An inspired debut feature by acclaimed performance artist Miranda July, "Me and You and Everyone We Know" brings a fresh perspective to age-old human dilemmas: the longing of children to become adults, the yearning of adults to recapture the innocence of youth, and the difficulty of finding true love at age 7 or 70.
An inspired debut feature by acclaimed performance artist Miranda July, “Me and You and Everyone We Know” brings a fresh perspective to age-old human dilemmas: the longing of children to become adults, the yearning of adults to recapture the innocence of youth, and the difficulty of finding true love at age 7 or 70. Bolstered by July’s own enchanting performance in a central role, this recipient of Sundance’s Special Jury Prize for Originality should enjoy warm reviews and solid art-house biz, though pic’s offbeat vibe and comic depiction of underage sexuality may prove a harder sell to mainstream auds.
There are few moviegoing pleasures more satisfying than discovering a film that responds to the world around it in specific and unfamiliar ways. And while today’s independent film landscape offers no shortage of pics affecting such idiosyncratic temperaments, “Me and You…” immediately stands apart thanks to the effortlessness and integrity of July’s quirky vision.
Her vision can be seen immediately: Film opens with an act of lovelorn desperation as shoe salesman Richard (John Hawkes) responds to the news that his wife is leaving him by setting his own hand on fire. In short, July isn’t out to win a fan club or a three-picture deal, but rather to speak about love and loss and loneliness in her own private storytelling language. The result is one of those rare indie films that doesn’t seem the least bit opportunistic — just the pure, unadulterated expression of an American artist’s highly original personality.
Suggesting a downsized version of Robert Altman and Paul Thomas Anderson’s sprawling multi-character narratives, “Me and You…” traces an assortment of neighbors whose lives parallel and occasionally intersect in an unidentified American suburb.
Video artist Christine (July) makes ends meet as a taxi driver for the elderly while unsuccessfully trying to get her work exhibited in a cynical, unwelcoming art world. Accompanying one of her regular clients on a shoe-purchasing expedition, Christine begins a reluctant courtship with the literally and figuratively burned Richard, who believes the right pair of shoes can change a person’s life, but who hasn’t quite figured out how to be a responsible father to his two young sons.
Situated for hours in front of that electronic babysitter known as the home computer, 7-year-old Robby (scene-stealing Brandon Ratcliff) enters into an Internet flirtation with a mysterious older woman, seducing her with the romantic promise: “You poop into my butthole, I poop into your butthole, back and forth forever.” Meanwhile, 14-year-old Peter (Miles Thompson) finds himself on the receiving end of a challenge between two precocious female classmates who wish to know which one of them gives a better blow job.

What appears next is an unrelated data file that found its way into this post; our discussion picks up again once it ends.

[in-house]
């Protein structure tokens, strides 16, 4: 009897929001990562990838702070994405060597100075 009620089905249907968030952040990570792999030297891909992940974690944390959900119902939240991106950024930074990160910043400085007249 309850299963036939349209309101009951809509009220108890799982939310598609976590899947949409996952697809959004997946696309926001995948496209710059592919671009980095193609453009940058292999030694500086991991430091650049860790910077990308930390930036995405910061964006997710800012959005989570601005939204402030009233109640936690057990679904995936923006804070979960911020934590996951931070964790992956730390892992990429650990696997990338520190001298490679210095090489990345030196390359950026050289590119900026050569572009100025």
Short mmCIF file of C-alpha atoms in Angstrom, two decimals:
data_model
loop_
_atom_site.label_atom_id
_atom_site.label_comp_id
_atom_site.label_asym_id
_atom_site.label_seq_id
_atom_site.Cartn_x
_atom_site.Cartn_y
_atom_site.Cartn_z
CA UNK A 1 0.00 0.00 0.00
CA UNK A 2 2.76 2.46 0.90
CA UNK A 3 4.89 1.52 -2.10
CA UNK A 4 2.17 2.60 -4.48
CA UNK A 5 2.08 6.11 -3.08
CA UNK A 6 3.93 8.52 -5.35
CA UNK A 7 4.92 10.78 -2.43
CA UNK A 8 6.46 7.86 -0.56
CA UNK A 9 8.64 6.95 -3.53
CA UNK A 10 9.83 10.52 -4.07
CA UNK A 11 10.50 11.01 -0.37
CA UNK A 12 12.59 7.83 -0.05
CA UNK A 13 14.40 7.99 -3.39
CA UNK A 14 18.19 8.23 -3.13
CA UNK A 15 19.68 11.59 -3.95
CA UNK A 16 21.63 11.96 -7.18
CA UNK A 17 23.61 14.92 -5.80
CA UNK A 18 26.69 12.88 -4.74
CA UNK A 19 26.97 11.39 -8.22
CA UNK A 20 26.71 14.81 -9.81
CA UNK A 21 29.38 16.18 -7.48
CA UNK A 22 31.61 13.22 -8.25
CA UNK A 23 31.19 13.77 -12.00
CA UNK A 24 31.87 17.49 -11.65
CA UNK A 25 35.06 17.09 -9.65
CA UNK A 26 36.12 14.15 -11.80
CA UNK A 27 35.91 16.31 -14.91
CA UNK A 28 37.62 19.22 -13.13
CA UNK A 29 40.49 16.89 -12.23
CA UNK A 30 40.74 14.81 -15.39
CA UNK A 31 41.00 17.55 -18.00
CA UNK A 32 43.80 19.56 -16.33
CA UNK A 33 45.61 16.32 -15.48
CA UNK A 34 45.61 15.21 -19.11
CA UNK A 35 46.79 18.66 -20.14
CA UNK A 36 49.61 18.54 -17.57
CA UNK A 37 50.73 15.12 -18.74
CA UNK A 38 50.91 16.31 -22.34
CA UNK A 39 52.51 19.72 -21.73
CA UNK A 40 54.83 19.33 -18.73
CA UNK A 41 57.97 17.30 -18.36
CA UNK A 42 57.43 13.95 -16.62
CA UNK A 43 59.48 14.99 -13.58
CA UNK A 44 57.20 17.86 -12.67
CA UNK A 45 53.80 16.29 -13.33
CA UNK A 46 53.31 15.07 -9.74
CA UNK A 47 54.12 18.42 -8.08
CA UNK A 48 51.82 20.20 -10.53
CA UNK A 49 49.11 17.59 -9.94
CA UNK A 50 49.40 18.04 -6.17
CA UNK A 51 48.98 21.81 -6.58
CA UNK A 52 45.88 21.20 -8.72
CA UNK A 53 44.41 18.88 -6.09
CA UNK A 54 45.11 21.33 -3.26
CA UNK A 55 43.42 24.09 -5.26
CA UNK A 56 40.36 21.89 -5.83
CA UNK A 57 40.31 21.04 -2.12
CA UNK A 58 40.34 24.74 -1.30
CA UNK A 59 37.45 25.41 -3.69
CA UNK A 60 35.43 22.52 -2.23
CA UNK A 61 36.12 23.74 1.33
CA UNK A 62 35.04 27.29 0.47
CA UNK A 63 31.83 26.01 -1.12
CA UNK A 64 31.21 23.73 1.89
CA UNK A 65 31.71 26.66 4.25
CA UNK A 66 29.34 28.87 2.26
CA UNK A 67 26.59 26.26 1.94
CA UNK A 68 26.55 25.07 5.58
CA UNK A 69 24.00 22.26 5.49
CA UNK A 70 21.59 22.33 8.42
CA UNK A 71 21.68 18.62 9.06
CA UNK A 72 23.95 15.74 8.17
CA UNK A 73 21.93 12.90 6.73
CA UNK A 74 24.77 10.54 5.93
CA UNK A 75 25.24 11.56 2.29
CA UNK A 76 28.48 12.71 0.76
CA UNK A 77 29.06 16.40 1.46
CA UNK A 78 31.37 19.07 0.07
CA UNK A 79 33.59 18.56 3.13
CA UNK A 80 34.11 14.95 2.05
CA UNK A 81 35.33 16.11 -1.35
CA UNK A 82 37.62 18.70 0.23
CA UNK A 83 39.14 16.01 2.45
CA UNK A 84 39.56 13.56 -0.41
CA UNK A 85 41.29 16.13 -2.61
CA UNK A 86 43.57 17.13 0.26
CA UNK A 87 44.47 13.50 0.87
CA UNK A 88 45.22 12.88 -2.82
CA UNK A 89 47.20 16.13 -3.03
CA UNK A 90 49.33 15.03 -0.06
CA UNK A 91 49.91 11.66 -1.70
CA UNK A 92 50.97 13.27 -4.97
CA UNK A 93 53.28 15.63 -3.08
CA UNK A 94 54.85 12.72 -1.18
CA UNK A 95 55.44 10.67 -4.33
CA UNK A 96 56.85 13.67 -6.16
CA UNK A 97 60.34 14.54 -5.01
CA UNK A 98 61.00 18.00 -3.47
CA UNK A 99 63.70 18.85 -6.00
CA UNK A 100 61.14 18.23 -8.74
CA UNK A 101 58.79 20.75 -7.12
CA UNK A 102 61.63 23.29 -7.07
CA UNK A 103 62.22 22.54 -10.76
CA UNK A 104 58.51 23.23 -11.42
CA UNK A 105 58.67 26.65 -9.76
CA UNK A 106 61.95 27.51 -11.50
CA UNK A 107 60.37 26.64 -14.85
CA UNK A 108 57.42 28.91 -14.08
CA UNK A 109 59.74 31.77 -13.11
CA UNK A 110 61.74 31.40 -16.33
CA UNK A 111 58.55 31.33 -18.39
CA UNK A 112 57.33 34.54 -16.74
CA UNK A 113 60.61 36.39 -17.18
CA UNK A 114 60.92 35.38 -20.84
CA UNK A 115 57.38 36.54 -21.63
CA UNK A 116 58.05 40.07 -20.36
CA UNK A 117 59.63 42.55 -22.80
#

If that all risks making “Me and You…” sound puerile or even irresponsible, then it is all the more to July’s credit that she embellishes such moments with a whimsy and melancholia that makes them seem less about sex than about making meaningful connections with other human beings. And July’s film may possess the keenest sense of any film since Michael Almereyda’s unreleased “Happy Here and Now” of just how difficult such connections have become in an age where technology has supposedly brought people closer together.
Occasionally, July overstates her case, as in a subplot involving a self-absorbed gallery owner and an art-world wunderkind who’s actually a pompous phony. Those moments feel deliberately played for satirical laughs and are the only ones where July seems to be holding herself above her characters rather than commuting with them. Most of the time, though, “Me and You…” expresses a rare sensitivity and optimism, with July showing less interest in the cosmic coincidences that unite her characters than in capturing ineffable moments of human experience.
Holding everything tightly together is July’s winning screen presence — with her mop of curly hair and wide, absorbent eyes, she seems a human antenna finely tuned in to all manner of sensory stimuli. “Deadwood” star Hawkes fills Richard with an ingrown sadness. And the cast of child actors is uniformly marvelous, not least of all Carlie Westerman as a 10-year-old with a hope chest full of kitchen appliances she hopes to someday share with her husband and kids — a perfect Stepford wife in training.
Tech package is solid by pic’s modest standards, with Chuy Chavez’s lensing well capturing the monotonous patterns of modern suburbia.